The webcomics blog about webcomics

Some Few Things

As a side note, posts may be wonky for the next couple of weeks; I’ll be working from a client site, and the extent of network access during the day isn’t known. Somehow, I know you’ll cope.

  • From MoCCA comes word of their programming for Will Eisner Week (celebrating what would have been the master’s 95th birthday), centering on a panel discussion at 7:00pm, Thursday 1 March. The panel composition caught my eye — couple of comic book guys¹, an academic², and Judith Hansen.

    If I were going to be in town (cf: irregular updates for the next couple of weeks³), I’d be attending this panel and listening to Ms Hansen very closely, as she is the literary agent to [web]comics. Name a major creator, Ms Hansen’s repped them4. She has Ideas and Thoughts about where this creator-driven industry has been, where it is, and where it’s going. Also — and this may be my favorite thing about her — she’s tremendously knowledgeable about Belgian beer, and she and I have pointed each other in the direction of some seriously tasty stuff. Anyway, 7:00pm next Thursday, at the Museum (594 Broadway, fourth floor), $7 general admission, members free.

  • Let’s contrast on the Business of Comics angle for a moment; you may have noticed this week that Corey Pandolph announced that he was discontinuing his syndicated strip, The Elderberries, on Sunday 4 March. Relevant parts from Pandolph’s blogpost:

    Put simply, my career is going in another direction. I’ve been writing and performing more comedy, finding my cartoons in the pages of The New Yorker and discovering new ways to work in comedy, while still keeping myself happy and food in the refrigerator. I’ve done a daily comic strip in one form or another for nearly 15 years. There have been some real breaks along the way — a few reasons to really get excited about a future in comics strips — but nothing seemed to manifest itself into a solid career path.

    As I mentioned, this is all on me. I chose the manner in which I wanted to find success in the world of comic strips. I chose to not involve myself in today’s artist-owned business model of embracing the Internet and constantly hustling my own work to make a buck. I tried all that for a time with Barkeater Lake and I knew it was just not for me. Those who find success at being both creator and salesman in this world have my respect. It is very hard, very disciplined and it is not my bag.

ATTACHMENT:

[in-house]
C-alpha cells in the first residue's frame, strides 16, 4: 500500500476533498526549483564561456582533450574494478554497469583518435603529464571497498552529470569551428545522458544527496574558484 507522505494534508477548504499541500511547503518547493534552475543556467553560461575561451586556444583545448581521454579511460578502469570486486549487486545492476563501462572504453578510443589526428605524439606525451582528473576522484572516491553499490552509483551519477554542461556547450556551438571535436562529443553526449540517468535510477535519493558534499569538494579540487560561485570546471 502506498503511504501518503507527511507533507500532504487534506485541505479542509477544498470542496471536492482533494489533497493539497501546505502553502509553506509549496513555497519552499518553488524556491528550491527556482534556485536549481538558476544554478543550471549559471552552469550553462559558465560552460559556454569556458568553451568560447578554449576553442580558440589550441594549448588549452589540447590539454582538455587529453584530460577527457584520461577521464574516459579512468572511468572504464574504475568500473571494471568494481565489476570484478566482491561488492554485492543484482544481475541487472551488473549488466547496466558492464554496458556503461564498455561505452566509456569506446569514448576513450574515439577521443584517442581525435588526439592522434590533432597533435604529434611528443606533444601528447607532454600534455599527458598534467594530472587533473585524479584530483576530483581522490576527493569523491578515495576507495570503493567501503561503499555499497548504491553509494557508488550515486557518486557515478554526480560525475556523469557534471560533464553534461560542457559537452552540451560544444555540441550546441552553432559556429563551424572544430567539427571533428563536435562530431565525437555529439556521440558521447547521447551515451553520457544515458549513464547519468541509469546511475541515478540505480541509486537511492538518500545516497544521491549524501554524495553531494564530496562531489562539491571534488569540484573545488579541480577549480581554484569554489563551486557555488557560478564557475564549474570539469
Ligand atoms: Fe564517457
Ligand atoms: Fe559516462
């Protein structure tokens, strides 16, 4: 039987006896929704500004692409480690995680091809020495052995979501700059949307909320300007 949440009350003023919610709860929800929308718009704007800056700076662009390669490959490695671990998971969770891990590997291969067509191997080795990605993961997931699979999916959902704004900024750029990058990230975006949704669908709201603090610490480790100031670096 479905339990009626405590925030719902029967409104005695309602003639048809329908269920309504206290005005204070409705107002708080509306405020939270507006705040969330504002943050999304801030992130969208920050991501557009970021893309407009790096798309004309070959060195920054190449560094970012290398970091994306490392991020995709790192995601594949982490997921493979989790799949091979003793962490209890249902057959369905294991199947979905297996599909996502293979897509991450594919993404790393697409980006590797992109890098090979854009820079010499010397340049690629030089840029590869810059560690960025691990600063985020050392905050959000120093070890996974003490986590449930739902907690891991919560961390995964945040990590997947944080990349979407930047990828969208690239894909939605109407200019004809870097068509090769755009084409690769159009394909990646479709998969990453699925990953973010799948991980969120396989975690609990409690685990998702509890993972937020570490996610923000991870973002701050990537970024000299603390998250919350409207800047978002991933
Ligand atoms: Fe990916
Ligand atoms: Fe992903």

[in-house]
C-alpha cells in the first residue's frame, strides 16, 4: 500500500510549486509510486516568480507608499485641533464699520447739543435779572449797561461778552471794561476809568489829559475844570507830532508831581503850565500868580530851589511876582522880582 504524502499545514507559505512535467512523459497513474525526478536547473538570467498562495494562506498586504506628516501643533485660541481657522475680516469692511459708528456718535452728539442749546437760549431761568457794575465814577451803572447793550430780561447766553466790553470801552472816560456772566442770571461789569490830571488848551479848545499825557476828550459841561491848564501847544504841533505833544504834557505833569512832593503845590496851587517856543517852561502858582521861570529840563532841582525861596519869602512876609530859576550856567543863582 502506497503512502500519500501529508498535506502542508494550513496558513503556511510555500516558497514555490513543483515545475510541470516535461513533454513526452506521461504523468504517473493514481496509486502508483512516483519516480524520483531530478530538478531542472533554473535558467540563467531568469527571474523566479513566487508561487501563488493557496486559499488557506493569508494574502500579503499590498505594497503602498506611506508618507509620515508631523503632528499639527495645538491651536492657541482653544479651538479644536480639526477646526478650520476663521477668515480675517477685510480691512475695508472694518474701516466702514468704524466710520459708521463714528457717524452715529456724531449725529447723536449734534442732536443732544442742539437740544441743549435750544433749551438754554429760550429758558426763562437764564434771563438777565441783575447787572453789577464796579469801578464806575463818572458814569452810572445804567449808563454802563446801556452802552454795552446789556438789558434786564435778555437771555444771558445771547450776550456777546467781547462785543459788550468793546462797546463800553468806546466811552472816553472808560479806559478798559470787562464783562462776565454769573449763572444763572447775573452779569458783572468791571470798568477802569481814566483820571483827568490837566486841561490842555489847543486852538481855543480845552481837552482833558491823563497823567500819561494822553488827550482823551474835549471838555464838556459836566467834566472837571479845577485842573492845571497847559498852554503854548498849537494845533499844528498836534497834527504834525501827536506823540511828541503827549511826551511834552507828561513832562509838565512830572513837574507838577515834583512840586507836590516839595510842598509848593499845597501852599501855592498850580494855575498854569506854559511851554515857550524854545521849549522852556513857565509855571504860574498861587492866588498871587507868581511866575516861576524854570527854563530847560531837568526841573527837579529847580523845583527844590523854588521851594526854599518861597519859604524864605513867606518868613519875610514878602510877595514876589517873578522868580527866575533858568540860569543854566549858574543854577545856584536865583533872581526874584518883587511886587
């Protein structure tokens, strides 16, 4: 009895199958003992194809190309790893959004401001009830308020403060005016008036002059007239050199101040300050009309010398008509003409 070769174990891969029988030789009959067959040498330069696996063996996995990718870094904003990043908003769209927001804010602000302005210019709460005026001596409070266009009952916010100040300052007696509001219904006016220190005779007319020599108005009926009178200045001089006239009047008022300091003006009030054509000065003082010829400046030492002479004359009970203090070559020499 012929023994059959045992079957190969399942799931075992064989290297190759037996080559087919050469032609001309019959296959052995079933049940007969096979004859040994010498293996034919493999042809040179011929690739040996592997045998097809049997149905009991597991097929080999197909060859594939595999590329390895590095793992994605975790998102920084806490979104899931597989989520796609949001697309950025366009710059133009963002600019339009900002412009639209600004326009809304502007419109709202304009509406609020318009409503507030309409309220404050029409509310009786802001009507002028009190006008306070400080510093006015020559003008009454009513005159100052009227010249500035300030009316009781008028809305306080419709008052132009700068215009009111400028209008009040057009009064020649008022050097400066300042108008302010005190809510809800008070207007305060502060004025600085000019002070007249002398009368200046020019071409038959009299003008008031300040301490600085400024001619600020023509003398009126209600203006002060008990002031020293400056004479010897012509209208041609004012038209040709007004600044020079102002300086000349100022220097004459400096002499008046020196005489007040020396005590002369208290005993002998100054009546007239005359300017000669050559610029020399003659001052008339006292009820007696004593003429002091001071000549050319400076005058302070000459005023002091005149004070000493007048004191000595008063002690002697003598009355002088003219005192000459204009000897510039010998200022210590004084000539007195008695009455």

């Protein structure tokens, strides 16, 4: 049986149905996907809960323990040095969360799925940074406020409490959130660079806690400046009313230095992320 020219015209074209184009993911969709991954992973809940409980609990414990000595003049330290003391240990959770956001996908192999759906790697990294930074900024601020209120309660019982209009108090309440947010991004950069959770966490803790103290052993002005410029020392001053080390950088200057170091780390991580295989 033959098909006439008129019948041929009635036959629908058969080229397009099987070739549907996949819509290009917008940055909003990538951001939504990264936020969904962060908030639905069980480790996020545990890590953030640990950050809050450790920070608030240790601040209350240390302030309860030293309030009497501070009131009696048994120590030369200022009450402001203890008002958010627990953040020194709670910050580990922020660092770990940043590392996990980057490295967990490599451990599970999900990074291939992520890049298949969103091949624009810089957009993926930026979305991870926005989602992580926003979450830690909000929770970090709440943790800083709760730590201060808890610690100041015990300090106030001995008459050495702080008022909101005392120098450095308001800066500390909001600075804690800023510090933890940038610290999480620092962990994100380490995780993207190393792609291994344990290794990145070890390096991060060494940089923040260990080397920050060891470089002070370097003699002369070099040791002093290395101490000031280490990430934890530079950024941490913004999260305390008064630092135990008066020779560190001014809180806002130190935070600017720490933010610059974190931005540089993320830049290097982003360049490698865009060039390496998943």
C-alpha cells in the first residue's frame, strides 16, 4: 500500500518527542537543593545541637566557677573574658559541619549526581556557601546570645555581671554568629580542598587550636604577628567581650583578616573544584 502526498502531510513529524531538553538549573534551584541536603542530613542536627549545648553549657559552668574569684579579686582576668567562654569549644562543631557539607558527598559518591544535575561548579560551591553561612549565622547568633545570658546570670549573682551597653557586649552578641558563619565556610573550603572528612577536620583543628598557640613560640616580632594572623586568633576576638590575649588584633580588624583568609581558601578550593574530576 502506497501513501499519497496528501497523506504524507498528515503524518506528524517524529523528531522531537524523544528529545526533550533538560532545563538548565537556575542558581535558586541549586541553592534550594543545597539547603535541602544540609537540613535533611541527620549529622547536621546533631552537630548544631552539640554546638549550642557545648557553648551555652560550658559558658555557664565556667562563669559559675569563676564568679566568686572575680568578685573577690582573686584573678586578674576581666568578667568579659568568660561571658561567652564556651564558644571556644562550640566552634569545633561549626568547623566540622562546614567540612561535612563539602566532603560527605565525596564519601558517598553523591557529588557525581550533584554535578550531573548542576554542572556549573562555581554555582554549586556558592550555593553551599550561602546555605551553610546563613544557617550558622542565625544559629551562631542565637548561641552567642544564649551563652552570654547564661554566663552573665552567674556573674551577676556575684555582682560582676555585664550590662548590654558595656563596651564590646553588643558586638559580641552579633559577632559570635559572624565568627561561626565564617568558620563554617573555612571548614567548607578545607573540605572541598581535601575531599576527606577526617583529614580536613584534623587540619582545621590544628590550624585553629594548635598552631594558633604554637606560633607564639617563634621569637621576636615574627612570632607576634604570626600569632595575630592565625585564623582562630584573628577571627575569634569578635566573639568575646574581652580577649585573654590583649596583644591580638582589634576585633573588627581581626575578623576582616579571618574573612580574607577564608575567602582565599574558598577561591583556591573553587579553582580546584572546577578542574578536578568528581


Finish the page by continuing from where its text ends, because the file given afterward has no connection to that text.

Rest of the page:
Best of luck to Pandolph — and especially thanks to him for that second paragraph quoted. With the Golden Age of Syndicated Strips fading ever further, I think that history will eventually come to observe it as a temporary blip in the great continuum of Art, where the usual condition always was (and likely always will be), To be an artist, you gotta hustle. It’s hard, it’s an entirely different skillset from the art itself, and it must be mastered at least as much as the creative portion.

    I’ve been having a back-and-forth with a creator of my acquaintance about a possible dark side to all of the Kickstarter successes that [web]comics have been seeing lately. The crux of the matter is, by focusing on the tremendous successes — which by definition are noteworthy — and not the many failed kickstarts, are creators who don’t have established audiences and a reputation for high-quality work going to be falsely convinced that raising money (read: success) is easy? The more I think of it, the more I’m convinced that making a go of comics is just like joining my volunteer EMS agency.

    Bear with me.

    As the Membership Trustee for my organization (also: Vice President, Cadet Advisor, Captain, and all-around datagathering and IT guy), I spend a significant amount of time telling prospective members that riding with us isn’t what they think it is. It’s not wall-to-wall excitement, dramatically shouting Live, dammit! until the CPR works, and walking away from explosions in dramatic slo-mo. Not only does none of that exist, most of our time is spend on the business of keeping everything running: inventory, supply management, raising money, paying bills, keeping the grounds and rental hall bathrooms clean.

    Everything that I just said that doesn’t involve a lights-and-sirens ambulance call? That’s the business of being a cartoonist. No matter how cool the creation, business remains paramount if you want it to be your living. There’s no shortcuts, no magic fountain of free money, no way to get around both putting in the work to build the audience, and putting in the work to make it pay. By all means, create because you can’t contemplate not creating, but don’t convince yourself that it’ll be easy; the best things never are.

¹ Paul Levitz and Dennis O’Neil, both from DC.

² Karen Green, librarian for Columbia University’s Ancient & Medieval History and Religion collections; she started the Columbia libraries graphic novel collection, which seems a deliciously broad range of interests to span from ancient times to modern graphic novels — but not one that’s unprecedented. Jennifer Babcock has done plenty of research tying ancient Egyptian art and ancient Greek ostraka to modern comics. Fascinating stuff.

³ Speaking of which, anybody I know in Boston want to get a drink?

4 Just names like Eisner, Brosgol, Gran, Kibuishi, Larson, McCloud, O’Malley, and Smith.

[…] spoke last week (Friday, to be specific) about how we need to be careful not to overestimate the potential of Kickstarter as [web]comics Next Big Thing. I started digging a bit and have some numbers that you might be […]

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